Thursday, February 25, 2016

Let's Not Jinx It But....

We had another super ride last night. I'm not really sure what's happening, but last night (again!) Tucker started off wild (two days of pouring rain and no turnout) and ended up lovely.  I kept waiting for the proverbial other shoe to drop... but it didn't.  

Started off not very promising.  His friend Blue left the ring and he started whinnying like a maniac. Then his buddy Cisco left and he threw a full-on Tucker-Tantrum, complete with stomping of the feet, flailing of the giant marlin neck, and finally blindly running backwards with zero regard for his own safety when he flailed so hard he slammed into the bit and scared himself.  Oh, Tucker.

Needless to say, this start did not exactly lead me to believe we were bound for greatness.  It did clue me in to the fact that we needed to get to work, asap.  Thank my lucky stars I planned ahead and plugged his ears because it was really windy and rainy last night and the indoor was loud, but Tucker was blissfully unaware.

I started trotting on a twenty meter circle at the top of the ring (farthest away from the door through which his friends left which seemed to be the source of most of his frustration) and made the rules really simple at first - just keep the same tempo, no flattening and racing, no sucking back and going sideways.  Sounds simple enough, took us a while to accomplish.  (Baby steps.)

We started off with so much flailing and head tossing that I was finding it hard to steer.  At which point it occurred to me that maybe if I tried that sitting trot thing again I could anchor myself a little and keep him from yanking me around so much.  It worked.  He tried three times to twist his head and yank me around and when I didn't budge, he just gave up.  It turns out sitting up and sitting back has practical advantages other than hiding your muffin top.  Who knew?

Gratuitous Tucker photo to break up wall of text
So once he was a little more consistent I started working on our usual straightness issues - on a circle he swings his haunches out as we are coming back to the rail, and his shoulder gets a stuck to the outside coming off the rail, so I worked on anticipating that a little bit better so I could catch it before it happened, which means less of a correction and no protest from him.  A fresh Tucker is a super sensitive Tucker, so I was doing my best to be tactful.

After I had the basic straightness under control and I could adjust the trot forward and back without issue, we did some lateral work:  shoulder-fore to leg yield, haunches-in to shoulder-in, zig-zag leg yields.  I kept my focus on trying to get him to bend through the middle, not just through his neck and shoulder.  

He started having a bit of a meltdown about his haunches-in to the right, because I wanted him to do it without dislocating my left shoulder (I know, I'm the worst) and he got super flustered and started bouncing up and down and threw it in reverse so we had to go back to the walk and work through it really gently until he took a deep breath and remembered he knows how to do it.  He's been pretty delicate lately.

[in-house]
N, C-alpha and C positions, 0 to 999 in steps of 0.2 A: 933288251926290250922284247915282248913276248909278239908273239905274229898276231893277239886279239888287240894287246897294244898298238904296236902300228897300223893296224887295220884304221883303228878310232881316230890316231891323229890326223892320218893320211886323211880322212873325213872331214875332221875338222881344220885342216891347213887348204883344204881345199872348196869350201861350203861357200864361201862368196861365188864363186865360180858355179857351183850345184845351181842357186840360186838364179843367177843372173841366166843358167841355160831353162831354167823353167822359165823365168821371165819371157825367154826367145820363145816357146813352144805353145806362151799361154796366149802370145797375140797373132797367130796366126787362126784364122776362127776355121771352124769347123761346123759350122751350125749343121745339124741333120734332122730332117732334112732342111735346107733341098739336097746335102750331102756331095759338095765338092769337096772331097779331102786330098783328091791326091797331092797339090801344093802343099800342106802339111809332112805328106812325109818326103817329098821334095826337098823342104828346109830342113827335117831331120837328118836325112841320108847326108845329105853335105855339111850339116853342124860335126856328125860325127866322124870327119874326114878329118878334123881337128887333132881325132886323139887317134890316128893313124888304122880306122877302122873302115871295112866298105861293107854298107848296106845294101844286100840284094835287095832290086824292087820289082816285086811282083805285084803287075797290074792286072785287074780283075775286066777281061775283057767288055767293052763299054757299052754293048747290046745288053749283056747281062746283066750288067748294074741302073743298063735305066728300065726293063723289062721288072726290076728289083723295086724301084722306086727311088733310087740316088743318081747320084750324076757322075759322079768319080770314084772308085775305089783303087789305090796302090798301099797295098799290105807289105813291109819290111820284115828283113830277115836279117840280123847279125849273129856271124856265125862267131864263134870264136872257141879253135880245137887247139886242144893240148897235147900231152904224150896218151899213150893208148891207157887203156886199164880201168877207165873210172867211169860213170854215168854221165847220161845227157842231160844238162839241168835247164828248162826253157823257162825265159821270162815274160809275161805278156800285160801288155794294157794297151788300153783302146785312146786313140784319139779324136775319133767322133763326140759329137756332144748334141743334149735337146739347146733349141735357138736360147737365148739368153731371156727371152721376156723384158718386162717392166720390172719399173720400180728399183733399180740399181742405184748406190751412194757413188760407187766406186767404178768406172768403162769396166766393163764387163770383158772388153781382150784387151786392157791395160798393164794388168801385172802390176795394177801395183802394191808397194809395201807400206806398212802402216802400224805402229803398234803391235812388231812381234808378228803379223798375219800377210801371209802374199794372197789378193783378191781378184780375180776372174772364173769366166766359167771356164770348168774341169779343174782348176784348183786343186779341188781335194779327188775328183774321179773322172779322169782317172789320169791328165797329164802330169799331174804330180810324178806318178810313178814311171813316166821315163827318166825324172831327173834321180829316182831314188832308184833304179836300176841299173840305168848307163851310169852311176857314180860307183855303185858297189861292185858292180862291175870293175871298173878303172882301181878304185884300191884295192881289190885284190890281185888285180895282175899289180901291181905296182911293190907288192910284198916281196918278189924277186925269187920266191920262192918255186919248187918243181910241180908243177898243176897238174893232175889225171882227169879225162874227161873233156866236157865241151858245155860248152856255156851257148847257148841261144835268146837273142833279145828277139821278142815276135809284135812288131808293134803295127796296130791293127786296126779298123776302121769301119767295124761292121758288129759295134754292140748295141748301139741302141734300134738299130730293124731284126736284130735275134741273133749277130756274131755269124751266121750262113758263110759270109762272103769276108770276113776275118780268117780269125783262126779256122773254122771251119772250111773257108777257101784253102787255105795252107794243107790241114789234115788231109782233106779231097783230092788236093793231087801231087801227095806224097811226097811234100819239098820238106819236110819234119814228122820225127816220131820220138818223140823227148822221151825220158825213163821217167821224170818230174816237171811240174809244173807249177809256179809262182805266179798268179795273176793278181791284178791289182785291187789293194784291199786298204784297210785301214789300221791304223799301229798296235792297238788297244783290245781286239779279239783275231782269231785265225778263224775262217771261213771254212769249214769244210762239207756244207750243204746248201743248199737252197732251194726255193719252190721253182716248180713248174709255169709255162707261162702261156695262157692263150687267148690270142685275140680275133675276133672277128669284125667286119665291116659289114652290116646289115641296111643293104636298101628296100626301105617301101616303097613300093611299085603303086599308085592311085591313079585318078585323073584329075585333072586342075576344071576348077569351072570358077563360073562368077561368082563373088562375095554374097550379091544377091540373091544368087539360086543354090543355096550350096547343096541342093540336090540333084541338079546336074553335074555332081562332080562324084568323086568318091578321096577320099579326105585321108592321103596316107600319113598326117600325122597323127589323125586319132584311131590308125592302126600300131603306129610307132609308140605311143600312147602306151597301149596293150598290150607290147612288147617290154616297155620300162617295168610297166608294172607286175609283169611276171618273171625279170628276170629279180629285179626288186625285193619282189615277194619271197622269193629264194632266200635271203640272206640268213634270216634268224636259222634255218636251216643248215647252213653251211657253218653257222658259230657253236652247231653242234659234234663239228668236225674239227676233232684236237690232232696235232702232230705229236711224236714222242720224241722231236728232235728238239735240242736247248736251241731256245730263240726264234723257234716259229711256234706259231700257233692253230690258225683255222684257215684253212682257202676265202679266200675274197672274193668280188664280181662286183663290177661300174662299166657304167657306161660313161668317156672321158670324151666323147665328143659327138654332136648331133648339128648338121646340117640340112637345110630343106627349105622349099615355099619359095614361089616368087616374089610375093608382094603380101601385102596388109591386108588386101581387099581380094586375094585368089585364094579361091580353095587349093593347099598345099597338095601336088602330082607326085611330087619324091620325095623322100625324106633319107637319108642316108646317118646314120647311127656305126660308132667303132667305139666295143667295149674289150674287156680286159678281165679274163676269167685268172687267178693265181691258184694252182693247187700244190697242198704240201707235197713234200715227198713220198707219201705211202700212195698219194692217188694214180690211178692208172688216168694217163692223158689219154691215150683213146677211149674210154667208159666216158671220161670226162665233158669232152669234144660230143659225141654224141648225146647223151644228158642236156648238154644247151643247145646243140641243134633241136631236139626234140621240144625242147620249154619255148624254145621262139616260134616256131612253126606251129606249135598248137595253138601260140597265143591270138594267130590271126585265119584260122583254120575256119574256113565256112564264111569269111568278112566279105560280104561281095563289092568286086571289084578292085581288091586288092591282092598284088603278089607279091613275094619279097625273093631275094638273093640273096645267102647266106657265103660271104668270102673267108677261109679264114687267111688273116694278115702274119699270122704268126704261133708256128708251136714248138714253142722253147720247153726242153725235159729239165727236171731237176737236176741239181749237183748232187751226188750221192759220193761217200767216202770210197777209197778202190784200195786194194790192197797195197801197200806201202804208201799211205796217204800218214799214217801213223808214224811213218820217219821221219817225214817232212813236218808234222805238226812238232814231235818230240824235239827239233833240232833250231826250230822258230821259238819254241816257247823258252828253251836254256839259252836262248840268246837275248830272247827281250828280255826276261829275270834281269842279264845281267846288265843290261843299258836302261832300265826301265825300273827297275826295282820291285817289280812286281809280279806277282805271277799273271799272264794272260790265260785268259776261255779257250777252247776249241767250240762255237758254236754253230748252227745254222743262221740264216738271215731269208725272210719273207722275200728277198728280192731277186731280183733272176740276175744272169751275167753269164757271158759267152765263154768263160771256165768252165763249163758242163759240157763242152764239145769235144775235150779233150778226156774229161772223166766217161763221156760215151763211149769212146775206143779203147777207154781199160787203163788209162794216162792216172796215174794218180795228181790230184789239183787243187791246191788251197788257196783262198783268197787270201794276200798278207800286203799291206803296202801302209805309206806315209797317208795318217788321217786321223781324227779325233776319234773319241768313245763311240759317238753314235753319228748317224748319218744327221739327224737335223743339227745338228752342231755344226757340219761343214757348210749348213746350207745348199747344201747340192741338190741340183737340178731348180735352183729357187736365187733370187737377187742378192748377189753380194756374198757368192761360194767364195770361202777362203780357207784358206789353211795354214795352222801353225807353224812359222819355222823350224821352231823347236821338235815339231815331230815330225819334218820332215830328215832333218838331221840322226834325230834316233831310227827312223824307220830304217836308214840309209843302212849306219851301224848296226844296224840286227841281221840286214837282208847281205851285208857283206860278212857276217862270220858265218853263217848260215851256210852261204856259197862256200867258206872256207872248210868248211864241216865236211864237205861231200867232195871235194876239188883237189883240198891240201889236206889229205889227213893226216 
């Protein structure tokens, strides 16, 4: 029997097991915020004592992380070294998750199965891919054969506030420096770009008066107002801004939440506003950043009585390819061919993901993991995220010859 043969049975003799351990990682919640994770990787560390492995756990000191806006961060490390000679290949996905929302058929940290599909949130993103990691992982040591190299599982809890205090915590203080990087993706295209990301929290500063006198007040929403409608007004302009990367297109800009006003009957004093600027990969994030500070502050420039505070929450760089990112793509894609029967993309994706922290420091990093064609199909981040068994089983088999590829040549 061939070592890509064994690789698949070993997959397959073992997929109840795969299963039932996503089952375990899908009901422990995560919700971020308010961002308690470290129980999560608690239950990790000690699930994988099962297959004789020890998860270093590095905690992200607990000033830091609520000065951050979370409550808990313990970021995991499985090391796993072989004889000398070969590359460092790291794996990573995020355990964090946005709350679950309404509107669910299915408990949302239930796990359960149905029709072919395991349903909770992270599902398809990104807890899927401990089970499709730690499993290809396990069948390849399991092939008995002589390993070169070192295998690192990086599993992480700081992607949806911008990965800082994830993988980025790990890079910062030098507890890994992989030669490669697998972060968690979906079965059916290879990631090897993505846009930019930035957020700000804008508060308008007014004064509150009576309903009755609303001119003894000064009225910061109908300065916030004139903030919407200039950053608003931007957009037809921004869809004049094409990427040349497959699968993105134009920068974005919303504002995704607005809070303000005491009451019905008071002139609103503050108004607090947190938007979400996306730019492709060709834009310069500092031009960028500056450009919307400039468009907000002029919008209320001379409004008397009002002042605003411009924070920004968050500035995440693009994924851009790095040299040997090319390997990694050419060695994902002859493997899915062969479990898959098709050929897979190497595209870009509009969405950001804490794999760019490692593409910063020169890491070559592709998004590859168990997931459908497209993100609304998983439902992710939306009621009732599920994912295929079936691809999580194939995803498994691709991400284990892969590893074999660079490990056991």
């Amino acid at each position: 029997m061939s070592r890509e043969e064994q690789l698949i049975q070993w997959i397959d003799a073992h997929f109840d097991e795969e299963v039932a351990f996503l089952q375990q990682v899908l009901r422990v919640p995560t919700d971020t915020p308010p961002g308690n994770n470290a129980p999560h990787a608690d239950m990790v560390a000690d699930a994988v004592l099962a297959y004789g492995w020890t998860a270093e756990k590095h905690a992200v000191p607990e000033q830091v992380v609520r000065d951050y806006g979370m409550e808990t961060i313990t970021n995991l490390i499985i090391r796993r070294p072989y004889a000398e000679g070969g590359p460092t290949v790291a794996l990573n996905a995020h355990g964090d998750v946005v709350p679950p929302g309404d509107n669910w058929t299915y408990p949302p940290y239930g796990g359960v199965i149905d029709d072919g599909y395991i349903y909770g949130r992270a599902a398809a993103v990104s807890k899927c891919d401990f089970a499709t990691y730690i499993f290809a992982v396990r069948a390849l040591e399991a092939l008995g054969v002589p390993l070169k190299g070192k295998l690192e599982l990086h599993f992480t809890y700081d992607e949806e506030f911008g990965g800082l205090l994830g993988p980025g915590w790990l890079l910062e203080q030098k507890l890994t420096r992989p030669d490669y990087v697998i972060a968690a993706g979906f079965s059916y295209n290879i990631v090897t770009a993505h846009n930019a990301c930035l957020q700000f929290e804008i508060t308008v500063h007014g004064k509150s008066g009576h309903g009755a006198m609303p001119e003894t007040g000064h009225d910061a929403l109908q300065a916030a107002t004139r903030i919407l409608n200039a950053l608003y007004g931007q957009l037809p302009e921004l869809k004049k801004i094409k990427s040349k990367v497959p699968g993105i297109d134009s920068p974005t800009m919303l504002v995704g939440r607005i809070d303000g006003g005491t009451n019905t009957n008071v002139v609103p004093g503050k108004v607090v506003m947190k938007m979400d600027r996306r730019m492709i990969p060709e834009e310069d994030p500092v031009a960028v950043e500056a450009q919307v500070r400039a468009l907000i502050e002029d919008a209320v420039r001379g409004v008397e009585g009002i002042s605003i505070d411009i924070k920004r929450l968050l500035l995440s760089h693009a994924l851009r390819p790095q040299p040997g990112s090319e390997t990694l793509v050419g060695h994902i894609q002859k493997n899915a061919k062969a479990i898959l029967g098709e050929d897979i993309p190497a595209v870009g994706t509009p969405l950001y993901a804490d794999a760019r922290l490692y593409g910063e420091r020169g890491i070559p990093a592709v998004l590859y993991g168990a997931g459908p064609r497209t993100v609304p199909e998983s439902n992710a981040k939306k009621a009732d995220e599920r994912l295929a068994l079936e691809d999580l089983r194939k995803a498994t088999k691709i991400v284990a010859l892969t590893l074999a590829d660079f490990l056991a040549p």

Our canter work was awesome again, he is clearly much more comfortable in the canter than the trot, so I think on days where he's not wild I'll start cantering sooner in the warm-up.  I worked the right lead more this time, spiraled in and out on a circle to make sure I had control of his outside shoulder. I tested the waters with some very conservative lengthenings and he wasn't too exuberant, so I'm hoping we can do more of that as the week progresses.  We did some simple changes through the trot, I tried to sit but I kept sneaking one posting step in there, force of habit.  Once again there was no leaping, no bouncing, no flailing.  I'm really beginning to think the deep footing in our old indoor had a lot to do with all his antics.

We did a little more forward trotting after the canter work.  I am definitely not ready to sit through a trot lengthening, no idea how I'm supposed to accomplish that.  I had to post or I was literally going to bounce right off the horse.  As for Tucker, he stayed light and even in the contact when I moved him up, which I think (hope!) means he was sitting and pushing and not just running.

Is it possible the February horse has learned to use all his tension and energy for good instead of evil? Is he growing up now that he's almost 14?  Or did I just totally jinx it and I'm going to get bucked off next time?  

2 comments:

  1. ha i tried to sit a lengthening once. ONCE. lol... glad Tucker is so happy to play ball right now!

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  2. I feel sometimes they never grow up

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